by Kimberly Flanagan
Today South Africans and people all across the globe are celebrating the life of the former South African President, Nelson Mandela, by dedicating 67 minutes in doing something good to honour the 67 years that Madiba gave to public service.
Now, whether you partake in this cause or not is not relevant, the question is whether or not we use Nelson Mandela Day as a plaster to hide all the other social issues that we are facing in the country. What happens tomorrow when this day is over and the significance of it is forgotten?
Are the good deeds merely done for good pictures on Instagram and Twitter and for people to like your “good deed”? When all is said and done, what difference have you and I made after the 67 minutes is done?
Have you taken the time to ask yourself why you are taking part in this and what it is that you want out of it? Is it so that you can trend and be part of the #67minutes?
Do we wait for the next year to do another good deed that we can post about on social media? Or do we aspire and inspire to be people who choose to actively do something good for someone else every single day?
It doesn’t need to be social media worthy, in fact, it doesn’t need to be on social media at all.
Nelson Mandela was known and will always be known as someone who fought for the rights of others, who loved children and who stood firm in all he believed in. He was seen as a role model and inspiration to do better and be better and that is how the 67 minutes was born. It is to test our ability to put others before ourselves and to give ourselves fully and completely to someone else.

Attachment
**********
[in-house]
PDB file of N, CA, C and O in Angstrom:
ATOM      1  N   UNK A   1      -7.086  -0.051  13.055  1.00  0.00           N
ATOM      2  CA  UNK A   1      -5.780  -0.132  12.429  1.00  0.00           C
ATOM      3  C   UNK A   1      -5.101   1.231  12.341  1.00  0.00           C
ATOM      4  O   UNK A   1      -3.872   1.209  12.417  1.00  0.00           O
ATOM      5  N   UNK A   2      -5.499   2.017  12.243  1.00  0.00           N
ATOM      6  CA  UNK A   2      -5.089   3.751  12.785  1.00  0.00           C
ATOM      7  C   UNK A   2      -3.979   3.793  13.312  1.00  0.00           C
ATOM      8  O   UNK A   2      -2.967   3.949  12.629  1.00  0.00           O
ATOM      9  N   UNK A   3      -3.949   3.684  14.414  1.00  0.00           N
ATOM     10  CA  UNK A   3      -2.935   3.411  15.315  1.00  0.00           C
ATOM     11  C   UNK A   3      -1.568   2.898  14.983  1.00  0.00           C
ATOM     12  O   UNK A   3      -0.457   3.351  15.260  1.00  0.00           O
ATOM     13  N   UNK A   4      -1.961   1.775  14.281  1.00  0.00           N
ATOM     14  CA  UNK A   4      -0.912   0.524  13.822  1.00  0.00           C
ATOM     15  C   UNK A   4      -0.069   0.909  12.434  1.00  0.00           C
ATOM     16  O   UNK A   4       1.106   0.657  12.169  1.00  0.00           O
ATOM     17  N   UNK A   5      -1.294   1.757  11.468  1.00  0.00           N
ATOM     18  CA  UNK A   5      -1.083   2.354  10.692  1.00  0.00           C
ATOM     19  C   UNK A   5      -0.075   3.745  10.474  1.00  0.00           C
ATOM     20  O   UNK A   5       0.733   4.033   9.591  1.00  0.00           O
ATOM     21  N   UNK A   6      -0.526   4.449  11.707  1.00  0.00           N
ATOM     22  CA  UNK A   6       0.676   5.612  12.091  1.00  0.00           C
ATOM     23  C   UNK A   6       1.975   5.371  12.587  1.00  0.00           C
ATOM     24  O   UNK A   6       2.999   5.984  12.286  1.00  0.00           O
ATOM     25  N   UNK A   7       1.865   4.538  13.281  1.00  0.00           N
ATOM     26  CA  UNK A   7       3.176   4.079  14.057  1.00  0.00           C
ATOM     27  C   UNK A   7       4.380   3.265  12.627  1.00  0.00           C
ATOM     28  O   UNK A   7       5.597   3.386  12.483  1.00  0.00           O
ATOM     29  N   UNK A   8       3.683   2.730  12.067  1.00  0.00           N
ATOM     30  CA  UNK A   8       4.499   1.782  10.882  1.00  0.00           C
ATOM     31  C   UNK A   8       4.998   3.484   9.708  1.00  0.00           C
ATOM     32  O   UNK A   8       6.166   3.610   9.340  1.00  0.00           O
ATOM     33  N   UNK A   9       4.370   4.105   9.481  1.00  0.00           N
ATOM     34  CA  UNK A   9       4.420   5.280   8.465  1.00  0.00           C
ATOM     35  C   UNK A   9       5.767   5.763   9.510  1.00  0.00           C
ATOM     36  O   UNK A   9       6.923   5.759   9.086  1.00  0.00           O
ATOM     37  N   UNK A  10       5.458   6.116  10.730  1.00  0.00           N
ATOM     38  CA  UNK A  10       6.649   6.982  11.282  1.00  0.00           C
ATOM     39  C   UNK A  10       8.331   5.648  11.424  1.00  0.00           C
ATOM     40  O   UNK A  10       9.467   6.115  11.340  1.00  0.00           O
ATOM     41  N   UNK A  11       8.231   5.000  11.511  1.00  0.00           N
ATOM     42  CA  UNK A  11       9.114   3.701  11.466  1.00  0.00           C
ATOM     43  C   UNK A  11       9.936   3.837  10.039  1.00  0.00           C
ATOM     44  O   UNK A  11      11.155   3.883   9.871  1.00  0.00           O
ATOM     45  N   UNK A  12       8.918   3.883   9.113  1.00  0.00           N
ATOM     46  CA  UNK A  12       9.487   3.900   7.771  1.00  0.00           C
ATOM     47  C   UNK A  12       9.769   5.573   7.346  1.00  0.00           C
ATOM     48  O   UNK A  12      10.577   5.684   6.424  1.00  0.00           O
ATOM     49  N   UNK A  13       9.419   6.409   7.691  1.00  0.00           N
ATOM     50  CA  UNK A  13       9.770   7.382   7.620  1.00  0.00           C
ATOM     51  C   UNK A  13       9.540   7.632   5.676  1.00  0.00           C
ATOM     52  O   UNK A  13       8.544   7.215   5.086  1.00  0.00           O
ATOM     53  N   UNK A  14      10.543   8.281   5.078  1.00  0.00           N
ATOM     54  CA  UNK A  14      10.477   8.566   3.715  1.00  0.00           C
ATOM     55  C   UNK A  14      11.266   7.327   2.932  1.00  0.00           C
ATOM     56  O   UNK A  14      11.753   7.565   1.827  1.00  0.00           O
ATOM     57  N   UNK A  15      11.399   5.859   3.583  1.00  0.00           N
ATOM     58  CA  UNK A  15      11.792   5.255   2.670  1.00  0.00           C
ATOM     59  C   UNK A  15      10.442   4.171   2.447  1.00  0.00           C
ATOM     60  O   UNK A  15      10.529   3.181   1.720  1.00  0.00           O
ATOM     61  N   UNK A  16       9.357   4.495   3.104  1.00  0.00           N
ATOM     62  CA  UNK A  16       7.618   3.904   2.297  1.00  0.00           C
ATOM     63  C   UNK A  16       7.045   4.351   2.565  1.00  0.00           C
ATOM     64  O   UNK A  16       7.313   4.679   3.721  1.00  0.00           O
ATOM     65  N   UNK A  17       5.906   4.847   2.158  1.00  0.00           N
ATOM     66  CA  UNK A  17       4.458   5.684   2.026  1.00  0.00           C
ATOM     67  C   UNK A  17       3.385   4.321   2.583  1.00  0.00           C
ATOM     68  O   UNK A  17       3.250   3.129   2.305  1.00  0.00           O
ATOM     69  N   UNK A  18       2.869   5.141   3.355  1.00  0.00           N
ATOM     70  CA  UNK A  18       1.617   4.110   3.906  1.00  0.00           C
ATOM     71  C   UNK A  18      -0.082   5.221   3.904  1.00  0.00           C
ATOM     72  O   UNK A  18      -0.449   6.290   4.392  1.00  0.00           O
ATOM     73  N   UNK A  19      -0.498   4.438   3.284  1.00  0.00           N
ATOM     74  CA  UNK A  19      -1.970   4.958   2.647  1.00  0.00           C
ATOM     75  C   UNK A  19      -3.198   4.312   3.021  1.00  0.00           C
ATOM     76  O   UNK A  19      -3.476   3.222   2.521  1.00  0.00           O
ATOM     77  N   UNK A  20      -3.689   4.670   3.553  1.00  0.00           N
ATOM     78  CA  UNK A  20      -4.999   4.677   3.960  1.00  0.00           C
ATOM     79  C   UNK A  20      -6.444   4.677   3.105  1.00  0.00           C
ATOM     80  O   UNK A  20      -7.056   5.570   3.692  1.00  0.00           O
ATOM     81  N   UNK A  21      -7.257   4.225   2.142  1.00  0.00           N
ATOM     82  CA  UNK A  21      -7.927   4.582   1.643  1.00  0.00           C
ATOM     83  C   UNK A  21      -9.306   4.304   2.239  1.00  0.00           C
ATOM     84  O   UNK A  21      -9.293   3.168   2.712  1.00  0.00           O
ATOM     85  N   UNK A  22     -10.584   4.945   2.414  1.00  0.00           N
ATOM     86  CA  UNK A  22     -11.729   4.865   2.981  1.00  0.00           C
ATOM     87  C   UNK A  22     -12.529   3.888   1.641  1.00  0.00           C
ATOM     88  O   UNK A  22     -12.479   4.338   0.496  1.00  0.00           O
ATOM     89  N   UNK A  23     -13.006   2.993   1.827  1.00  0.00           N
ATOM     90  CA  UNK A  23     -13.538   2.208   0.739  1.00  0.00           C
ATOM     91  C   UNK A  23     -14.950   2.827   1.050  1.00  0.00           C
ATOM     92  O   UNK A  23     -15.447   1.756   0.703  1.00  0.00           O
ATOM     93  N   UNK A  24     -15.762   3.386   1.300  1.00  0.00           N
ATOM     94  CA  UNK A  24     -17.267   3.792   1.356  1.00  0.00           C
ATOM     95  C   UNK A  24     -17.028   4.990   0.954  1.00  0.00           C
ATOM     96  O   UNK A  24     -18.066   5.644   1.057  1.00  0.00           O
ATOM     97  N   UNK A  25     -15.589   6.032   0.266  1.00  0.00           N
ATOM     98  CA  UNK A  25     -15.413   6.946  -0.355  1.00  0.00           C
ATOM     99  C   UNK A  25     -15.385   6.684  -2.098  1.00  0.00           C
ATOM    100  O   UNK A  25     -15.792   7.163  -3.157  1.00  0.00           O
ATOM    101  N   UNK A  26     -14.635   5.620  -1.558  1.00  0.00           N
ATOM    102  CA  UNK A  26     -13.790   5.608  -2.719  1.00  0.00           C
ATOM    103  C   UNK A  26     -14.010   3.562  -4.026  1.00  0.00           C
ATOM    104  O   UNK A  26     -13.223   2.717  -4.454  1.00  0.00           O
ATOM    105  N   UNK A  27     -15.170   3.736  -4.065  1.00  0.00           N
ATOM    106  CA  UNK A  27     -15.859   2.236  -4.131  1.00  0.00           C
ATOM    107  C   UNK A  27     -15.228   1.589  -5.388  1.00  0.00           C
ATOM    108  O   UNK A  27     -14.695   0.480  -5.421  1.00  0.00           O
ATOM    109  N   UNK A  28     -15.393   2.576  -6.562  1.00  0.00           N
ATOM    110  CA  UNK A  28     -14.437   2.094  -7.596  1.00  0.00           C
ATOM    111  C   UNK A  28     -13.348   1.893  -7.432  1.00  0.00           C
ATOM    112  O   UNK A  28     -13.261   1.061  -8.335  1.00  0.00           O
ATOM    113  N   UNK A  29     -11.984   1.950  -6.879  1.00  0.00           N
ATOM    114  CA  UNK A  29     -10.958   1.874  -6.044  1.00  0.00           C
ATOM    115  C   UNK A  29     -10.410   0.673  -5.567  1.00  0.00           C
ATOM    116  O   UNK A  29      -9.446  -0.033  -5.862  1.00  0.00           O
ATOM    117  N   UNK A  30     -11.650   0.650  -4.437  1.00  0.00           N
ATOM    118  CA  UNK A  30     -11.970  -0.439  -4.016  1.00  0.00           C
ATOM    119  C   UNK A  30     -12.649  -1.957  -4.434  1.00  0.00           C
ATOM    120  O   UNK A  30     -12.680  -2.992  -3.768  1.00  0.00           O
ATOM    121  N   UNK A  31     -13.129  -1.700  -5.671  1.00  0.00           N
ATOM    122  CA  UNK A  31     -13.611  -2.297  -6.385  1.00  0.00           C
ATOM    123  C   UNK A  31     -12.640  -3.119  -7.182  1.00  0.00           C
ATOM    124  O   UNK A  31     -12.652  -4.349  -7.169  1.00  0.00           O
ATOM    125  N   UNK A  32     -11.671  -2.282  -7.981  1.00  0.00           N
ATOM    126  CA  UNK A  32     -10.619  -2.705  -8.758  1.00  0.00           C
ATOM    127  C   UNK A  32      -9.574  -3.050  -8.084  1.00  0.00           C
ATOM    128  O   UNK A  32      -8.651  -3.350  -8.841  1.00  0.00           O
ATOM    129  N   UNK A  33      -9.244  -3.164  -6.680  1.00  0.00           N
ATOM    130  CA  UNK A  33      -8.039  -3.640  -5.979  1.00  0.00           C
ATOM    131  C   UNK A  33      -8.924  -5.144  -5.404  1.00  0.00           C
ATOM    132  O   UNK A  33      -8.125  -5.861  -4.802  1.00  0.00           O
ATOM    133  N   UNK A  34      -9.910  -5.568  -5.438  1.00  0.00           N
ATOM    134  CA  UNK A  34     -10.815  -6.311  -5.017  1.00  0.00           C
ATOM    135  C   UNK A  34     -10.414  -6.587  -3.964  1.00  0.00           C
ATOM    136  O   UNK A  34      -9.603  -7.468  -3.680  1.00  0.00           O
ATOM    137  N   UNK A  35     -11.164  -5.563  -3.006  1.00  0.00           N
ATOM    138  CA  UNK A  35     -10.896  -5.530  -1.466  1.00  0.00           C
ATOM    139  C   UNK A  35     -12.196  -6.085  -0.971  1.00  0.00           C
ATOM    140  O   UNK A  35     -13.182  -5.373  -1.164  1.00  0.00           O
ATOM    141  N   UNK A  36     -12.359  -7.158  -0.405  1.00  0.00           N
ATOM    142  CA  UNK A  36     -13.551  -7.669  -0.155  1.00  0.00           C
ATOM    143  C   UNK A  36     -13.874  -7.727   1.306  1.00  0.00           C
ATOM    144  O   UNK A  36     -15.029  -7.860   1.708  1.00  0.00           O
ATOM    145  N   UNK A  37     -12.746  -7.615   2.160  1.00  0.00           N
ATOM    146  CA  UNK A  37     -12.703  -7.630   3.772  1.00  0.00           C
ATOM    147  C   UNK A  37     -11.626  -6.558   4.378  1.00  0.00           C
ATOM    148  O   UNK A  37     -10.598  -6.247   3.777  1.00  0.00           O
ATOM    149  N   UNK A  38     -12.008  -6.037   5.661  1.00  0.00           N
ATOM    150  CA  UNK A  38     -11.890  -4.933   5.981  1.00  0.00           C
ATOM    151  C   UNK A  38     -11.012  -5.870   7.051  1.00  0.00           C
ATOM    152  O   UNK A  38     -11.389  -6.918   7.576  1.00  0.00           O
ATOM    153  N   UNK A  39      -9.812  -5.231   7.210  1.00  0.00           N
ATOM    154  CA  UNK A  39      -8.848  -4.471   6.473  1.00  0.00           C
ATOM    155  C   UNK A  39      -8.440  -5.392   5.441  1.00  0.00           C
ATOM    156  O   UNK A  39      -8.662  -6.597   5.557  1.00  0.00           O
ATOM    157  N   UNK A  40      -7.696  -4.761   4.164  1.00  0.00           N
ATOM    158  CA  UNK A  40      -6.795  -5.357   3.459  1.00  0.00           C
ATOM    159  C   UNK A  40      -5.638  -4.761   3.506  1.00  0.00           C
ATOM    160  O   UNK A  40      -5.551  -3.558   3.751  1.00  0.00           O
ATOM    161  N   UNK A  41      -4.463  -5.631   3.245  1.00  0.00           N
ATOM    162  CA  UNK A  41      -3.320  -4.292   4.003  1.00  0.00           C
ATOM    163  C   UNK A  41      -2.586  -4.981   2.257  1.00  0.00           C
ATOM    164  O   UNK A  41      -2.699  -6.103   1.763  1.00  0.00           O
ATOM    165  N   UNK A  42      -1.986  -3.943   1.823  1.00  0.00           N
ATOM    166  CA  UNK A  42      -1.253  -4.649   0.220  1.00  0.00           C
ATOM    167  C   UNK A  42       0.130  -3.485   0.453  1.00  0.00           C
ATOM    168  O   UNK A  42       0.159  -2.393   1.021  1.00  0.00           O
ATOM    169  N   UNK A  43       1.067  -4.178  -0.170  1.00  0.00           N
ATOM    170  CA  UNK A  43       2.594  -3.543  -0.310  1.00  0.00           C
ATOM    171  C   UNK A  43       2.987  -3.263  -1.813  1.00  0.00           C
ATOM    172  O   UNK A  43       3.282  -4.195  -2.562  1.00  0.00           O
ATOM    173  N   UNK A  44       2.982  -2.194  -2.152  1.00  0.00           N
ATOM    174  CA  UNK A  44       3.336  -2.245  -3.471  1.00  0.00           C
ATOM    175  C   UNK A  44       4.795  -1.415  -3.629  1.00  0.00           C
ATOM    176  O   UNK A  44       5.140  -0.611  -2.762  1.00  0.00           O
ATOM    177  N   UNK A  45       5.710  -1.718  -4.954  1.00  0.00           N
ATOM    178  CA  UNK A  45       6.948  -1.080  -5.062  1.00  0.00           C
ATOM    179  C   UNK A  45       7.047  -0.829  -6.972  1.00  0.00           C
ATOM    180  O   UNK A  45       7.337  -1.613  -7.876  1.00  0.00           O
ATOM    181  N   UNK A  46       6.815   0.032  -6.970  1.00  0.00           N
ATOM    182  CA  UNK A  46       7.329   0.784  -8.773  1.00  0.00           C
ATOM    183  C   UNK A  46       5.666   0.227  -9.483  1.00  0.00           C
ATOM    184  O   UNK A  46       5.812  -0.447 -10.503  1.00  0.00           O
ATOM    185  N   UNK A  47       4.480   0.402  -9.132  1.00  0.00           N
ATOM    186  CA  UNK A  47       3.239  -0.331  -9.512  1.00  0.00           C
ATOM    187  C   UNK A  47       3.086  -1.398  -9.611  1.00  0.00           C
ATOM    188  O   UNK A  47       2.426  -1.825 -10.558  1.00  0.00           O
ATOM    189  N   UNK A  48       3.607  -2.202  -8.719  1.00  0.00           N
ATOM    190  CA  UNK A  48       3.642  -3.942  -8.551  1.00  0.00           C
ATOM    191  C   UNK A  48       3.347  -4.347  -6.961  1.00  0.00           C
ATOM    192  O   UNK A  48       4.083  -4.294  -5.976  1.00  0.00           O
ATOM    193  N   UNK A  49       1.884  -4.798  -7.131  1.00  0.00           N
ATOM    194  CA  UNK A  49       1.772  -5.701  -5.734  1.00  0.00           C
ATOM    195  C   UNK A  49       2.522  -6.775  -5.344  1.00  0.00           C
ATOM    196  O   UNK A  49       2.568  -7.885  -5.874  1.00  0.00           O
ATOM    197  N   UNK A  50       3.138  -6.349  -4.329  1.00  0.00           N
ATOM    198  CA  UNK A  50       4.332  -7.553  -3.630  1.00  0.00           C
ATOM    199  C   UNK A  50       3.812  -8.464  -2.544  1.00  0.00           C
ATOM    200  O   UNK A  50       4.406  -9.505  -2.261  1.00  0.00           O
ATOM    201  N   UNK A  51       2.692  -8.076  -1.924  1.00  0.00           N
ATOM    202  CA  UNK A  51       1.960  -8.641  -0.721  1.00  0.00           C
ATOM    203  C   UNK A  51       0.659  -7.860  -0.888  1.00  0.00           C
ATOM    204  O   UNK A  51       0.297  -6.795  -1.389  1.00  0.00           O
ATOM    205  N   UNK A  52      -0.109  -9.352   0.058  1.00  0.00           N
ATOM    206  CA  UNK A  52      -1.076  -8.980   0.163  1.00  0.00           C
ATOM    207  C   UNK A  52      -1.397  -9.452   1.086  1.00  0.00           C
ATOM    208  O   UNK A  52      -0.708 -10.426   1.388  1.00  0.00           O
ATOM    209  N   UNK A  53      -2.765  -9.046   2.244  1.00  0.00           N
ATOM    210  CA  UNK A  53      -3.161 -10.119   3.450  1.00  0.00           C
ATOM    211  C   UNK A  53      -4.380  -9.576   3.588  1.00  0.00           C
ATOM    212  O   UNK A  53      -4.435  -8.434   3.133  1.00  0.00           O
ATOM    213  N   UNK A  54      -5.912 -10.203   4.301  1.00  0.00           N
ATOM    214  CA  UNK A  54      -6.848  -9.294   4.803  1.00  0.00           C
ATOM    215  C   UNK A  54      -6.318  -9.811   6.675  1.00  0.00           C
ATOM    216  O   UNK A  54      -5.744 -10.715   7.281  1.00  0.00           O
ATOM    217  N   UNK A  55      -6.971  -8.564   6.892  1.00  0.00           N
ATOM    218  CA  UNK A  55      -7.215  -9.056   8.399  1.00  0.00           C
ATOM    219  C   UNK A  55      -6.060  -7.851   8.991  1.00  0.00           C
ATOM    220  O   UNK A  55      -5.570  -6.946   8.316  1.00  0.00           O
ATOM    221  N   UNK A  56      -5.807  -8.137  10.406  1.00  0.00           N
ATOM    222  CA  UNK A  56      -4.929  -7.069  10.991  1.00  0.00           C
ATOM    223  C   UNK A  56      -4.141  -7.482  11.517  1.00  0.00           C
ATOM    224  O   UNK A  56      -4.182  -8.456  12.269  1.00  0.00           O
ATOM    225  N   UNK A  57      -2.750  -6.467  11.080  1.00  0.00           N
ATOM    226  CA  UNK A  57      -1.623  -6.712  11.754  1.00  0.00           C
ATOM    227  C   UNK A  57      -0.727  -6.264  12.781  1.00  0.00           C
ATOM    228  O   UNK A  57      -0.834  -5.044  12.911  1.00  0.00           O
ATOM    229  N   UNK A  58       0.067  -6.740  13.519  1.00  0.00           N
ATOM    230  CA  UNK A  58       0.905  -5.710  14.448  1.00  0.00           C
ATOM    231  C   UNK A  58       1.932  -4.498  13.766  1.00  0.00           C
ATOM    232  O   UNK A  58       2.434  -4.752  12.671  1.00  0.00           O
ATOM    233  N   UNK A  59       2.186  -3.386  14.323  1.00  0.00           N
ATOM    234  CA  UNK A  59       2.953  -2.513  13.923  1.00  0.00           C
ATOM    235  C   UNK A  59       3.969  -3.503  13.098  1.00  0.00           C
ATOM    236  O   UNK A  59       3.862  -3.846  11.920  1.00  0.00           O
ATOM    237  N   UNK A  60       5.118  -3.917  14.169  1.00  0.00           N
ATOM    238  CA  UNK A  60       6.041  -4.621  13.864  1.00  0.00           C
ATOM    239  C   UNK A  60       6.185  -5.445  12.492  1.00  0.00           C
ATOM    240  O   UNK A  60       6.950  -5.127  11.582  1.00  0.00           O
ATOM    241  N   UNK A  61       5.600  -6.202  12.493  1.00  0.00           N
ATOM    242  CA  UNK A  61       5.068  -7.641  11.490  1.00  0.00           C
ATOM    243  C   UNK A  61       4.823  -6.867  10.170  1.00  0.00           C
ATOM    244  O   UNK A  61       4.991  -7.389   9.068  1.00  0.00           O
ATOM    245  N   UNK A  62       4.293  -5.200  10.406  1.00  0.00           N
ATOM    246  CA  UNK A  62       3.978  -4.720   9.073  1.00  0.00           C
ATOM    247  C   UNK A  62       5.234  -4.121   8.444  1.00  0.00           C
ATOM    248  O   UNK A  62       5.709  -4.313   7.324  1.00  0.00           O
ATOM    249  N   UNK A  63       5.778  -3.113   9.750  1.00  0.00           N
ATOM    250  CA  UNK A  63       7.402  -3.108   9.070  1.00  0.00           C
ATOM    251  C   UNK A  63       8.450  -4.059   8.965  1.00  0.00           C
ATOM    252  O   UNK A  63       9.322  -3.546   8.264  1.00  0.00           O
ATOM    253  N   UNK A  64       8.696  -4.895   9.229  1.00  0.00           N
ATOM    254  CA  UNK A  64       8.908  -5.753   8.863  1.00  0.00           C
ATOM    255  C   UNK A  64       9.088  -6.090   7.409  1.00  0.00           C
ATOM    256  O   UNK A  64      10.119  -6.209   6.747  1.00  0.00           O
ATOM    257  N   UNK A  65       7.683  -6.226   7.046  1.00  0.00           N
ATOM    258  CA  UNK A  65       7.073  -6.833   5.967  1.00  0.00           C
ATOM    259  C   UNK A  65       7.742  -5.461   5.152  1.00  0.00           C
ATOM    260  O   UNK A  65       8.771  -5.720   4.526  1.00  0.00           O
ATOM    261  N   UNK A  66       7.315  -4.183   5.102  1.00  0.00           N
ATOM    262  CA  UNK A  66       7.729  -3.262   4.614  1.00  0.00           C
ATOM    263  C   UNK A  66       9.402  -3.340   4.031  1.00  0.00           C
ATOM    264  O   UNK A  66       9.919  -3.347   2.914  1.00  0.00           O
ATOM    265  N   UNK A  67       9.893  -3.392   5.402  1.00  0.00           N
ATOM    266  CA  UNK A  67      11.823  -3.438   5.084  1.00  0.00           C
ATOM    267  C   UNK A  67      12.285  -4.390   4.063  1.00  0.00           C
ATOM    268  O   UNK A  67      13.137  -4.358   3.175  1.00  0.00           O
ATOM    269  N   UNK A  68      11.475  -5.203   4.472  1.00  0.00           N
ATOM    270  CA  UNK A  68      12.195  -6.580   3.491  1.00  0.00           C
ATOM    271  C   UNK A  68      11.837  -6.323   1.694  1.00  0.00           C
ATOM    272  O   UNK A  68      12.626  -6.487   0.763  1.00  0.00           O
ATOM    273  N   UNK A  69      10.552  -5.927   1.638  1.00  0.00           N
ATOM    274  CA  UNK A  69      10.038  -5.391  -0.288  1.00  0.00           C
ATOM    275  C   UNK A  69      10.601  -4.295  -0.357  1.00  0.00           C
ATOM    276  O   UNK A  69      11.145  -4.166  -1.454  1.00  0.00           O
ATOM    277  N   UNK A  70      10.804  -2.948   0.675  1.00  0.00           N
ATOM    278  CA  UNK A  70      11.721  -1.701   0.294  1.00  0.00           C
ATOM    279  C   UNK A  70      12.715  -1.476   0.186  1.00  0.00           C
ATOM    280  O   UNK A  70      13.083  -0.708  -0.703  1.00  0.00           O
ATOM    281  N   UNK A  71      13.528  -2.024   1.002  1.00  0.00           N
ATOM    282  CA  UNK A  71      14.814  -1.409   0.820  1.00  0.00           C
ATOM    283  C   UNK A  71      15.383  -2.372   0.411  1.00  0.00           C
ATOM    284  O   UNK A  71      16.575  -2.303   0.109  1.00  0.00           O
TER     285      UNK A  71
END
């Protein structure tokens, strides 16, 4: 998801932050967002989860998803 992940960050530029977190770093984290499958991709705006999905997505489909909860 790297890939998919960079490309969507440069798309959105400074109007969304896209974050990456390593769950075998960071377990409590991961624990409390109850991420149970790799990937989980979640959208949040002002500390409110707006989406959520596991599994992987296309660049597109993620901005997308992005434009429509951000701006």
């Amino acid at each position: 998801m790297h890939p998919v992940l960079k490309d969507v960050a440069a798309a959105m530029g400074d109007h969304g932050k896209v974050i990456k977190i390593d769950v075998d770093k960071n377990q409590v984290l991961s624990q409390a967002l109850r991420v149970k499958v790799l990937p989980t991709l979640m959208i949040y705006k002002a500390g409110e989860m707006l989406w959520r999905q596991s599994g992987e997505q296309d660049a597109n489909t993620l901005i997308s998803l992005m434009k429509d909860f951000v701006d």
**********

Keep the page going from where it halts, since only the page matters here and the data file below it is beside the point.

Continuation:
The power of this concept however only comes into full effect once you practice it every single day; that brings me to this quote by the former president; We must use time wisely and forever realize that the time is always ripe to do right.
What I feel he is saying in that quote is that we don’t always have to wait for the 18th of July and use only 67 minutes of our time. All the time we have must be used to do something good.
I’ll leave you with this quote as well;
What counts in life is not the mere fact that we have lived. It is what difference we have made to the lives of others that will determine the significance of the life we lead.
The quality of life you live is determined by the quantity of the contribution you add to your society.
While I was writing this article, I saw the news about two security guards that were shot dead and I just thought to myself; crime doesn’t stop on Nelson Mandela Day so why should our good deeds be limited to one day of the year for only 67 minutes?